Perhaps it's uncharitable of me, but I was astonished at how well Baldwin wrote the women in this book. The stories of Johnny's aunt and mother and other women they knew were unbelievably powerful and somewhat devastating. For its bitterly insightful portrayal of black women's experience, the novel deserves to be a feminist classic.
Although the book often, I think, gets read as an indictment of Christianity, I don't think that's quite right. Certainly, it's a pretty harsh critique of the church - especially as institution, but also as this force that essentially serves to further humiliate and degrade people who already have it pretty rough - but I don't think that's the entire story. There's also a kind of acknowledgement of its ability to raise people up, a transformative power of faith. What is more, a large part of the novel's force derives from a rhetoric that is undeniably indebted to religion.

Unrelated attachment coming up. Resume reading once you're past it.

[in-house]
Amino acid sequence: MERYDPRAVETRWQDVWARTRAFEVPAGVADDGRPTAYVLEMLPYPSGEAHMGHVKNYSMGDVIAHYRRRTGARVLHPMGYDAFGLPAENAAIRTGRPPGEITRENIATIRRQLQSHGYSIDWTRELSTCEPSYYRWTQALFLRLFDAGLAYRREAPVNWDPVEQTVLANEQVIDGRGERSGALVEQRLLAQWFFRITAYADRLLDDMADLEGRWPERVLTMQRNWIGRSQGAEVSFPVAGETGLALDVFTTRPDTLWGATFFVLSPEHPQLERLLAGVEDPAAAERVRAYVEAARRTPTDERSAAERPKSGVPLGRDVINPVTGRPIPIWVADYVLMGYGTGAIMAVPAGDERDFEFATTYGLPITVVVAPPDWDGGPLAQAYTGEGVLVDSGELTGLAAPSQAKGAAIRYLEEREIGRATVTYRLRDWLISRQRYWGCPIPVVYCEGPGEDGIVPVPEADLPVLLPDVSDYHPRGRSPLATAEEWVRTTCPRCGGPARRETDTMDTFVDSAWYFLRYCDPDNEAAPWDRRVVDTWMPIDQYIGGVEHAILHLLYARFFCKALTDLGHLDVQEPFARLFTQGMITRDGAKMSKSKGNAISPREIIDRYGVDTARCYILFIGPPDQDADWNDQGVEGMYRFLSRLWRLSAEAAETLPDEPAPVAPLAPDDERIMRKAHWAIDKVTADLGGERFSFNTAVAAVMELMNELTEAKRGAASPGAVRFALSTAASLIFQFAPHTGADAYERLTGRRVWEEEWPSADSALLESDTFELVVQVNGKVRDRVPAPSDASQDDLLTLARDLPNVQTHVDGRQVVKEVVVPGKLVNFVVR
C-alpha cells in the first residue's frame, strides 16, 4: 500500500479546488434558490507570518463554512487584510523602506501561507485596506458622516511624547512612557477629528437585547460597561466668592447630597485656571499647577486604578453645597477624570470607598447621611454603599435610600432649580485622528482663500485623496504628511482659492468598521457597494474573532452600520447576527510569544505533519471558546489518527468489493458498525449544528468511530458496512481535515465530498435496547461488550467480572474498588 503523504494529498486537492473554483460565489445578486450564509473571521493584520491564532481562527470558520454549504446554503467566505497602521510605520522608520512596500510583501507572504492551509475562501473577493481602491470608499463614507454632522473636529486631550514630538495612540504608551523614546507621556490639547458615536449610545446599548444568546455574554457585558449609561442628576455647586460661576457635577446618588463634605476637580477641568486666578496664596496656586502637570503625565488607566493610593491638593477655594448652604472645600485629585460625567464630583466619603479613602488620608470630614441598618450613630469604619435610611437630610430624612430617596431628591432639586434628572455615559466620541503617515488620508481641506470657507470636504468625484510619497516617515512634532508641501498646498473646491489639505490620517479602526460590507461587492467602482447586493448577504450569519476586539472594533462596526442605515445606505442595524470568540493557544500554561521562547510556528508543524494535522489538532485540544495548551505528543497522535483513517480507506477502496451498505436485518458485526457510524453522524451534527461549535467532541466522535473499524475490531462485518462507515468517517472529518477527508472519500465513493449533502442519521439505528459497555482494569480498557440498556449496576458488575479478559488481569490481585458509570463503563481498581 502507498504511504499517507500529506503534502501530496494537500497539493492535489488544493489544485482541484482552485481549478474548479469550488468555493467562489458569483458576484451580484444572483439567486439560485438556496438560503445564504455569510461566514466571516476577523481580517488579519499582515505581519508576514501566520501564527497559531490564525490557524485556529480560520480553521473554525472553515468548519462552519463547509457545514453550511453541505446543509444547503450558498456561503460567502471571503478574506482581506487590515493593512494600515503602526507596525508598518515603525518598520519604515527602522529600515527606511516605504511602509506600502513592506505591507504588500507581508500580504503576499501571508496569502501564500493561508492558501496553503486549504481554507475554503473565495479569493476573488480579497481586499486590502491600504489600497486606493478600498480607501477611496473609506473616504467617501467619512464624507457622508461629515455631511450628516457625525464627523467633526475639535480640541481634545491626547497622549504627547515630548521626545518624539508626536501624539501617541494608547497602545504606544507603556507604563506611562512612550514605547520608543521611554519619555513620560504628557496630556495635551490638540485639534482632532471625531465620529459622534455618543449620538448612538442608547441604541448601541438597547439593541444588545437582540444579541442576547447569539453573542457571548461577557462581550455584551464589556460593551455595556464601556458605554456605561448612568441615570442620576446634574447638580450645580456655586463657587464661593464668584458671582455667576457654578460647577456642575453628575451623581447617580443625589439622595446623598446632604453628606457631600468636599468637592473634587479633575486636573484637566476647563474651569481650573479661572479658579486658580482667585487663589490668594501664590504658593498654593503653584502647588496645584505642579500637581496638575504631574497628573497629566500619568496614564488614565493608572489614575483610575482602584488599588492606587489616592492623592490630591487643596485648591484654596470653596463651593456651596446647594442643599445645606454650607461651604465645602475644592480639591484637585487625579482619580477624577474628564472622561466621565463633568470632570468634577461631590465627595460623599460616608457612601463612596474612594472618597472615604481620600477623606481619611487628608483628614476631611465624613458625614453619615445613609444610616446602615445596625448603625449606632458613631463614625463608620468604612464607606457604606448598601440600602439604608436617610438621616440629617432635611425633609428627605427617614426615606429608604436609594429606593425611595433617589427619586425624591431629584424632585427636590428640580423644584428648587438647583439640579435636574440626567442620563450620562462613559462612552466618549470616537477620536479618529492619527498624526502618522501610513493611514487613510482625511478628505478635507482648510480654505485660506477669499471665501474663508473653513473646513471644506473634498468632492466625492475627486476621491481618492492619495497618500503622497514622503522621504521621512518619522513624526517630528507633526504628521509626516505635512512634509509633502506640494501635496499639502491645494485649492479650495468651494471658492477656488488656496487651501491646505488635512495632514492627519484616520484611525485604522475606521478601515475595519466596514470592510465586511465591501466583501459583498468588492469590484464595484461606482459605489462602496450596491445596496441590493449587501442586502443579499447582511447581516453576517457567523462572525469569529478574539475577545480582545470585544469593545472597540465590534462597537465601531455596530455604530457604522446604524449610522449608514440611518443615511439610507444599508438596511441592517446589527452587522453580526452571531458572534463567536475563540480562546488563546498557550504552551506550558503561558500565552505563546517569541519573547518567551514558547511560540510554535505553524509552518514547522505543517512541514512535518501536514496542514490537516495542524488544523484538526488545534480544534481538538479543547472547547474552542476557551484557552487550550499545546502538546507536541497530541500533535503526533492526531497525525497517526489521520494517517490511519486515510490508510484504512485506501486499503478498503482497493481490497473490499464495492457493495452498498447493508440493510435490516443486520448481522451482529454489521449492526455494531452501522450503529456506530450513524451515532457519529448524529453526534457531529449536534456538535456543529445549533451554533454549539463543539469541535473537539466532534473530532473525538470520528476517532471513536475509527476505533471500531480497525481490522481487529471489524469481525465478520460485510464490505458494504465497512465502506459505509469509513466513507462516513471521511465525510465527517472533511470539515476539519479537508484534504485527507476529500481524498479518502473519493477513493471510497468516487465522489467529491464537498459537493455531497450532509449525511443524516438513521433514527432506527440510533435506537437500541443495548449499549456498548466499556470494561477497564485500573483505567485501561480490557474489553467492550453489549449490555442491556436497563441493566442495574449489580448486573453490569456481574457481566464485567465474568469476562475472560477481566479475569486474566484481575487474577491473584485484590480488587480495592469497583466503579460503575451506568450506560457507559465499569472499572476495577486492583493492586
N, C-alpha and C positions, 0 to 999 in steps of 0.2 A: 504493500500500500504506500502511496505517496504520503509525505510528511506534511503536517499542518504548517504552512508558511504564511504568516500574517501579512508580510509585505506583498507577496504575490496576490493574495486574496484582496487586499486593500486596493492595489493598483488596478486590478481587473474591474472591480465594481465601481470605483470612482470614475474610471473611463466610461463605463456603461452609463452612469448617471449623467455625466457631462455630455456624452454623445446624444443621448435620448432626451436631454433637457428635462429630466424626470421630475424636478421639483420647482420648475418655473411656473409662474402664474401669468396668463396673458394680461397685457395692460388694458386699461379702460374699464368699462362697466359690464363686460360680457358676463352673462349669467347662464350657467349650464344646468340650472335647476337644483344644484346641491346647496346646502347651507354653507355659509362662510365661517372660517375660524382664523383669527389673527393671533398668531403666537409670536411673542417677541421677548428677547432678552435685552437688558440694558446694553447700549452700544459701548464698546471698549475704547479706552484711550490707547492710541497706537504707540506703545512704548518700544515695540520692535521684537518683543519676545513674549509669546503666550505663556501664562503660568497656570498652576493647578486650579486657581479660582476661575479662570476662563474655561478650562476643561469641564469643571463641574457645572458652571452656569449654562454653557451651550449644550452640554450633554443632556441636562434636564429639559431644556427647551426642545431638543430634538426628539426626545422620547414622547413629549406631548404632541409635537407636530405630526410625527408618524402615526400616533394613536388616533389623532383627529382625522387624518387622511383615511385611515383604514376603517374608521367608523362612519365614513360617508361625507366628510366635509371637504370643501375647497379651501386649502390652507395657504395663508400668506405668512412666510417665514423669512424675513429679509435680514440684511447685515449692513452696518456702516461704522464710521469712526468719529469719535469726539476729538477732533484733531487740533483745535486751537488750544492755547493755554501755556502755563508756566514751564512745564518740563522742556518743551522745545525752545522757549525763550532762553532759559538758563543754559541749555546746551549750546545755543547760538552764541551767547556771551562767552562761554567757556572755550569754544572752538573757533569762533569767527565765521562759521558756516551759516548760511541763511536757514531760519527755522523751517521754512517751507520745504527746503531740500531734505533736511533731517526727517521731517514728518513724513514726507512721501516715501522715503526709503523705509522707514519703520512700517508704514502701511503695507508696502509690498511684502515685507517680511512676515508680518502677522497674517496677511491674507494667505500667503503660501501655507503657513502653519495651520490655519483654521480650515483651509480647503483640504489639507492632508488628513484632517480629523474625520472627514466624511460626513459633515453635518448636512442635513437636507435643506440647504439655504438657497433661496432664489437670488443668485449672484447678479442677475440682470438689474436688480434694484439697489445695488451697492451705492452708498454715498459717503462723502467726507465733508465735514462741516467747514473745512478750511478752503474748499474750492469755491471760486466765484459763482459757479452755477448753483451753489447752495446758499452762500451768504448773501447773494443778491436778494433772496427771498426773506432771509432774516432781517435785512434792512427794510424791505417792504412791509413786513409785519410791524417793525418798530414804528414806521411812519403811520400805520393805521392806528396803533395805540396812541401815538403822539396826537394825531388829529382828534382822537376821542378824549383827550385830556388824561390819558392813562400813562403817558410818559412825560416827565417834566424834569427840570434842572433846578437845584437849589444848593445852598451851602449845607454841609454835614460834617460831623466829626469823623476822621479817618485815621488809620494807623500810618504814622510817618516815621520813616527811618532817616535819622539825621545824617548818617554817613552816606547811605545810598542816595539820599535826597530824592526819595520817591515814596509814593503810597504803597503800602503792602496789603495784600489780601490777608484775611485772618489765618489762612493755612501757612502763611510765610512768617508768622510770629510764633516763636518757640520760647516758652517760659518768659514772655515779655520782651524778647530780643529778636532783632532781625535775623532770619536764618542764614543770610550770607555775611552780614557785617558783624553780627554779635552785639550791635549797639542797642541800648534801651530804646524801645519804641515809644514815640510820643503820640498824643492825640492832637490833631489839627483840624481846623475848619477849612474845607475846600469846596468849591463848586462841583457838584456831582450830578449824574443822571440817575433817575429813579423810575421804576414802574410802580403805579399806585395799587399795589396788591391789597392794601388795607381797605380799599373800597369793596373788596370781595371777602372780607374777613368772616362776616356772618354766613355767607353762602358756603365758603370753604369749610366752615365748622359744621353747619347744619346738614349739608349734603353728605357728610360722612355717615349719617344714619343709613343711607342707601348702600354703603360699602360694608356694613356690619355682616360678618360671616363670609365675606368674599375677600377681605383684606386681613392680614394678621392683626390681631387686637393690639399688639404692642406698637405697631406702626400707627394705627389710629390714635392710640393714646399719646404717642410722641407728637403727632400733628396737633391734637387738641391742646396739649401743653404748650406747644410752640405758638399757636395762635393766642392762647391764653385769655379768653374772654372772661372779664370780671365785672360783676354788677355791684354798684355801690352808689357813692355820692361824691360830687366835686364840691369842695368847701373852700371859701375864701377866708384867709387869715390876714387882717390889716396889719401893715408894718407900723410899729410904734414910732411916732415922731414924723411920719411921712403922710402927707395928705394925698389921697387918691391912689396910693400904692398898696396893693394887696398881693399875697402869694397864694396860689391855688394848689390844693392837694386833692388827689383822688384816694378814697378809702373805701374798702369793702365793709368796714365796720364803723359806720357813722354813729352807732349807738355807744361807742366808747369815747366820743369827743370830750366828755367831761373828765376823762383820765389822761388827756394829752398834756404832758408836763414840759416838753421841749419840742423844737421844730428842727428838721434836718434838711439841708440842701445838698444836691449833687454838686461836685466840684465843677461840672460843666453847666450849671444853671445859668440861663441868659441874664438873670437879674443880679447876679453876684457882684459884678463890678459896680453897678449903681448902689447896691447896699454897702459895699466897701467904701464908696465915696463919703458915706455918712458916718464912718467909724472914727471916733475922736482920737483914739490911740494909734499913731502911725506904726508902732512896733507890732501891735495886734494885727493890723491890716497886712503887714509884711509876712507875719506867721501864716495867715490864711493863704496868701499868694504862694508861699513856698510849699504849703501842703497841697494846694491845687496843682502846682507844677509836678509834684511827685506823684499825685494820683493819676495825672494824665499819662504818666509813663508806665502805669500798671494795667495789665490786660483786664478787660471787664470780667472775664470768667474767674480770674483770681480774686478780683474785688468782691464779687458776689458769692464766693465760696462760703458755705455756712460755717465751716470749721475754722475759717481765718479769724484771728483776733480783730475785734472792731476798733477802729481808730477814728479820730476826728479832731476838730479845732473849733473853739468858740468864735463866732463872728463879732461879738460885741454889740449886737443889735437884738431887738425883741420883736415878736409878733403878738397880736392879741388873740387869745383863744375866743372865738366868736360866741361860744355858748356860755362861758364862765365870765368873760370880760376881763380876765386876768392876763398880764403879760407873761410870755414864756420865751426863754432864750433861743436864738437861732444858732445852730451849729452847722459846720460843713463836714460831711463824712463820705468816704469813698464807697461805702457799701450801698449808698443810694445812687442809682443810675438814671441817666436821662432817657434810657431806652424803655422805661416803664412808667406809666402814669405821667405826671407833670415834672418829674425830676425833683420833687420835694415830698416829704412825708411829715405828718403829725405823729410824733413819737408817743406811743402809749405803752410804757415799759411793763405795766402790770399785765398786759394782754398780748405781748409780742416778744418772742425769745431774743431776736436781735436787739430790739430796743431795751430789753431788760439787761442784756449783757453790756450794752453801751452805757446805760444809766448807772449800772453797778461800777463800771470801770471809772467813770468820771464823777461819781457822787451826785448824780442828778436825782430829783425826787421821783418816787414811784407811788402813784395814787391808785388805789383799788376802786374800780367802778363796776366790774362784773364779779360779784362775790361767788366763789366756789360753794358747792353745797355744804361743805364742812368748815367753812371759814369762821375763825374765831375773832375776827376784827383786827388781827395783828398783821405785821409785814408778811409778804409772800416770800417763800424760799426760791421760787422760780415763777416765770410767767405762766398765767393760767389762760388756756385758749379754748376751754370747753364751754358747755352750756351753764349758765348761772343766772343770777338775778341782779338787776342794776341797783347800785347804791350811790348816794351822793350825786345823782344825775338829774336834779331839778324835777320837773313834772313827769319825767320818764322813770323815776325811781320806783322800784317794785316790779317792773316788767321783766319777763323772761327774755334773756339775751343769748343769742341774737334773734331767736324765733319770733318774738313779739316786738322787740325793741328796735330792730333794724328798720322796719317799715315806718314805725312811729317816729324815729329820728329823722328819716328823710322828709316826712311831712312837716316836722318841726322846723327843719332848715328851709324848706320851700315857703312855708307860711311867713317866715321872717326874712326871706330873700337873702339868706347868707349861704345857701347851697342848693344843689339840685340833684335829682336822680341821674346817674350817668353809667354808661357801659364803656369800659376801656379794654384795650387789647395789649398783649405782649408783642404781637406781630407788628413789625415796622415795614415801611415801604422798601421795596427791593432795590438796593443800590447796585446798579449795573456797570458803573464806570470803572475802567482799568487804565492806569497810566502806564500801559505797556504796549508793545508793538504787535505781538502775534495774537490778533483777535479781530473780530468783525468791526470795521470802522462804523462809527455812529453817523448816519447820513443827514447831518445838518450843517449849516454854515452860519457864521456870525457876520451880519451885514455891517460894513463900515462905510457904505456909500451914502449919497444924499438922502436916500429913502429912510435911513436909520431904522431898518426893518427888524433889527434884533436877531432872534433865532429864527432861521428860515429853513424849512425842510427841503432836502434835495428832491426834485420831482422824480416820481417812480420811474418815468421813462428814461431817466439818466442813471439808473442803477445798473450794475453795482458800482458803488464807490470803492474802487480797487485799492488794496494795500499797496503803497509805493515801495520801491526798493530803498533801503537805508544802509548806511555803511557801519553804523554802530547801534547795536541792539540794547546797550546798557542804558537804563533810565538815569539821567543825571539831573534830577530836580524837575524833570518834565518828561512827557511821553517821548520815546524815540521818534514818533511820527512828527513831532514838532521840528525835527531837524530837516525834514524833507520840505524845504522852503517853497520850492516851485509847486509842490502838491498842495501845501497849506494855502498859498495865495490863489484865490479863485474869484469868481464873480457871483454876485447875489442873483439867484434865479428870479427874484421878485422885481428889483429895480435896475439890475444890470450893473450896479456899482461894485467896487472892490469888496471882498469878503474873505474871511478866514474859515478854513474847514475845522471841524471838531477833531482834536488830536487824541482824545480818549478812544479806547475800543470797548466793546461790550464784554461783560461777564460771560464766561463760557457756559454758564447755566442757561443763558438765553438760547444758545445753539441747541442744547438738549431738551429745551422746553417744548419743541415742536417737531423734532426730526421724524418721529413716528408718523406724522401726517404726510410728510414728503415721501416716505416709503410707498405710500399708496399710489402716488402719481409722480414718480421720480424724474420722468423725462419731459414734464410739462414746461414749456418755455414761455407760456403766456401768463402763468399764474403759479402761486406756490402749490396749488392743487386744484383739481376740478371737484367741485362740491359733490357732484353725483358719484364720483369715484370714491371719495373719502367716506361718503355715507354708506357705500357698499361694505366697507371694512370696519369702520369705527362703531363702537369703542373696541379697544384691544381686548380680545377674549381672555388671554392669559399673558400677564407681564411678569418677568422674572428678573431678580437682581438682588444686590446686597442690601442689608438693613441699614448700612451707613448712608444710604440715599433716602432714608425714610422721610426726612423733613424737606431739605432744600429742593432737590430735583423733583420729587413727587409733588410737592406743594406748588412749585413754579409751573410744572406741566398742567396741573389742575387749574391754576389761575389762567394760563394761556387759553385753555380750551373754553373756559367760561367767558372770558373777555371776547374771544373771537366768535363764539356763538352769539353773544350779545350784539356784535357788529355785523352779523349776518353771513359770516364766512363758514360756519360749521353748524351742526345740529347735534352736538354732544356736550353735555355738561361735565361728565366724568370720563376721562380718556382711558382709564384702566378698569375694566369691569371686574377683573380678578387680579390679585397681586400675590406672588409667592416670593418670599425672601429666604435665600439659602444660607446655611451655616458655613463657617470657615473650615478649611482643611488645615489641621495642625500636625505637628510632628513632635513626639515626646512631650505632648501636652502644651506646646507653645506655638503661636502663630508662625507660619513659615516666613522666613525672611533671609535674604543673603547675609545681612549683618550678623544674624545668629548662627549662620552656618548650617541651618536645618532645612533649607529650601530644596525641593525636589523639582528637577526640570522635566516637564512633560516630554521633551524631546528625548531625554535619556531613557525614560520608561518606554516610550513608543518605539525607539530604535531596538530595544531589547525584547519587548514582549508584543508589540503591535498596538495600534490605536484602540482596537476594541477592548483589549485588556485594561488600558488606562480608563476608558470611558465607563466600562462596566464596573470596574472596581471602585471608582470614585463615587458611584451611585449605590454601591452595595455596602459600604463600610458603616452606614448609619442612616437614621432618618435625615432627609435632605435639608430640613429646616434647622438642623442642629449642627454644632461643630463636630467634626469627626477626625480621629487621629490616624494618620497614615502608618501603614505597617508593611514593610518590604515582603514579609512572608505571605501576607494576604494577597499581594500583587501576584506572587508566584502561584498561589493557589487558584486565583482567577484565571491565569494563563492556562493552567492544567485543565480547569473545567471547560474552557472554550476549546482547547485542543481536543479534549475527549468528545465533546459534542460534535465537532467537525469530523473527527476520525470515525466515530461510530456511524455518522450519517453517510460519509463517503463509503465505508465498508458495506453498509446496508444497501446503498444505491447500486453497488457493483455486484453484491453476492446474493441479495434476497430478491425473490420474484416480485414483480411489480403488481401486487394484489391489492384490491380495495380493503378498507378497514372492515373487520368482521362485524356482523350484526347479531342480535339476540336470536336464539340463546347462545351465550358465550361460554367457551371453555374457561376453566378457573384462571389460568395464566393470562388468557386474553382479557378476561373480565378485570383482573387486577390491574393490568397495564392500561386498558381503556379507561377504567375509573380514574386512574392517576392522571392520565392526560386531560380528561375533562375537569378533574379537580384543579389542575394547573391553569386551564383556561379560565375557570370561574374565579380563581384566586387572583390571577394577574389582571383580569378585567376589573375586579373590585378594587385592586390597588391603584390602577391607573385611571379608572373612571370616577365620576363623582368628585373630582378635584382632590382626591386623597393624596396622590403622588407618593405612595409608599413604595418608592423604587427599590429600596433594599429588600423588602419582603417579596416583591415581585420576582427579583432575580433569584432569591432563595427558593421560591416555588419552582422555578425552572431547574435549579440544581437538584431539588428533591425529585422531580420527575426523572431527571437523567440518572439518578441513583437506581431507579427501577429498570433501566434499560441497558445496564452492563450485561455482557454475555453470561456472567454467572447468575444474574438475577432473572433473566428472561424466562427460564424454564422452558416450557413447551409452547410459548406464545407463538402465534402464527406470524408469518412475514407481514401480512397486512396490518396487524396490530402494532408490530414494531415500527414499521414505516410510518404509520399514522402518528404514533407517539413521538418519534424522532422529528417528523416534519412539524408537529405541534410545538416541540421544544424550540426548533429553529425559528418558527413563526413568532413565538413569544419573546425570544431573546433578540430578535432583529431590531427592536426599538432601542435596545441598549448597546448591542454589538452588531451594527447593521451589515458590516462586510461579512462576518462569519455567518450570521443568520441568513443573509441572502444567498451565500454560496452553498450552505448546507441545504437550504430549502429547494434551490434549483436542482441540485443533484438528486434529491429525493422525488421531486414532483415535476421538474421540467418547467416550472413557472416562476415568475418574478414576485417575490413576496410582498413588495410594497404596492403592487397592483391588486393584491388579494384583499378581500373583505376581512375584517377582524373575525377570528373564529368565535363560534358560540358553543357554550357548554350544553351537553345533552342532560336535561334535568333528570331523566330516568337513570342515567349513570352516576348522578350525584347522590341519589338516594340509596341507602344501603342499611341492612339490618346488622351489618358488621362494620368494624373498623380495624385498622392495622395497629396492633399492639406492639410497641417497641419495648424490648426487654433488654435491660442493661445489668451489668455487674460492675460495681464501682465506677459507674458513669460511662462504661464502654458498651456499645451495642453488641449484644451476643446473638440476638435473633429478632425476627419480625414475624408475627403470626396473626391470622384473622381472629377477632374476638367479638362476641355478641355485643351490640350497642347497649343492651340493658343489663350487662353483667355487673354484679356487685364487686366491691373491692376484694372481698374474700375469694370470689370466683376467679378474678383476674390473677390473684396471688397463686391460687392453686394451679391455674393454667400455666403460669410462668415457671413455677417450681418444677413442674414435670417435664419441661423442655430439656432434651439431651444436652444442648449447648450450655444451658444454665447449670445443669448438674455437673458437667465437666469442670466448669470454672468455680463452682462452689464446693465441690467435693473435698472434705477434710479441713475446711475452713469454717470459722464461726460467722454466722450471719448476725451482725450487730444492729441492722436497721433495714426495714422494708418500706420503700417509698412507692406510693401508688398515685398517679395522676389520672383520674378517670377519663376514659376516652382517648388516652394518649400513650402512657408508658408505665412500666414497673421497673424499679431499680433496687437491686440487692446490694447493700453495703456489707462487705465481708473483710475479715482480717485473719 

Overall - pretty intense stuff. Baldwin hasn't let me down yet.